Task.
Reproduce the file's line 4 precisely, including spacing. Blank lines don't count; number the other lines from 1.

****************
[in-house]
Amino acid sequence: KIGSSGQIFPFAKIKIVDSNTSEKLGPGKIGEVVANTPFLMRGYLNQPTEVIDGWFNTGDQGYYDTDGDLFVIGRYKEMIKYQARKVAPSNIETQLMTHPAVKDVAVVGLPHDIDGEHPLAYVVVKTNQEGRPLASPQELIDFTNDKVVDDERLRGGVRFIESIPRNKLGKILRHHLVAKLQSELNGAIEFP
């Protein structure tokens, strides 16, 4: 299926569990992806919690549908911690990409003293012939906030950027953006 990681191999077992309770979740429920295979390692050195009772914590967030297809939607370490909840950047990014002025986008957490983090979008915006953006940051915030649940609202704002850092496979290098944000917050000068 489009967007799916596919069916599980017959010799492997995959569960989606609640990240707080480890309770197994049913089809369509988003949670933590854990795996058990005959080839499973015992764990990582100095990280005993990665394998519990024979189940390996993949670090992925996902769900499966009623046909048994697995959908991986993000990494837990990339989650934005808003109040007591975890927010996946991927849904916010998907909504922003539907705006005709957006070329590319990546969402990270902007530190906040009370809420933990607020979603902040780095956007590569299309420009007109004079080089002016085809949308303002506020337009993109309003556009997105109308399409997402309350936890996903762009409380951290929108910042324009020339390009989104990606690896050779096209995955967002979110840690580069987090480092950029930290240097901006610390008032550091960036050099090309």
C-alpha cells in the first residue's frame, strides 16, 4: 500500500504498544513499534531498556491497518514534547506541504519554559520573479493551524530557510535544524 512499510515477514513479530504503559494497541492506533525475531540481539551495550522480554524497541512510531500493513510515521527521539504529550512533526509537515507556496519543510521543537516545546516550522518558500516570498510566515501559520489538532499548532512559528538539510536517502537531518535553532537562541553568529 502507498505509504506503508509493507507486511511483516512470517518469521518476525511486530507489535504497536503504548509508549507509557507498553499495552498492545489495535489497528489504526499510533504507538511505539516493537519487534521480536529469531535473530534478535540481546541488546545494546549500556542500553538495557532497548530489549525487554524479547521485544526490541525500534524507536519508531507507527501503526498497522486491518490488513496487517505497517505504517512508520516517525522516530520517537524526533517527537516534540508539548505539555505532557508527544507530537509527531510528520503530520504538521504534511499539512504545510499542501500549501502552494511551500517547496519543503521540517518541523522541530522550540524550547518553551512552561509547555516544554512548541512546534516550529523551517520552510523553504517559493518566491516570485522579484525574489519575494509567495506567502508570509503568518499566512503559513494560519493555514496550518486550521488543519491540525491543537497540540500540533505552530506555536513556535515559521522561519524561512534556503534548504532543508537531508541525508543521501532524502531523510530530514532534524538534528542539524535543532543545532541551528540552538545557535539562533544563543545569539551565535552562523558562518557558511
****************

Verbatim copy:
C-alpha cells in the first residue's frame, strides 16, 4: 500500500504498544513499534531498556491497518514534547506541504519554559520573479493551524530557510535544524 512499510515477514513479530504503559494497541492506533525475531540481539551495550522480554524497541512510531500493513510515521527521539504529550512533526509537515507556496519543510521543537516545546516550522518558500516570498510566515501559520489538532499548532512559528538539510536517502537531518535553532537562541553568529 502507498505509504506503508509493507507486511511483516512470517518469521518476525511486530507489535504497536503504548509508549507509557507498553499495552498492545489495535489497528489504526499510533504507538511505539516493537519487534521480536529469531535473530534478535540481546541488546545494546549500556542500553538495557532497548530489549525487554524479547521485544526490541525500534524507536519508531507507527501503526498497522486491518490488513496487517505497517505504517512508520516517525522516530520517537524526533517527537516534540508539548505539555505532557508527544507530537509527531510528520503530520504538521504534511499539512504545510499542501500549501502552494511551500517547496519543503521540517518541523522541530522550540524550547518553551512552561509547555516544554512548541512546534516550529523551517520552510523553504517559493518566491516570485522579484525574489519575494509567495506567502508570509503568518499566512503559513494560519493555514496550518486550521488543519491540525491543537497540540500540533505552530506555536513556535515559521522561519524561512534556503534548504532543508537531508541525508543521501532524502531523510530530514532534524538534528542539524535543532543545532541551528540552538545557535539562533544563543545569539551565535552562523558562518557558511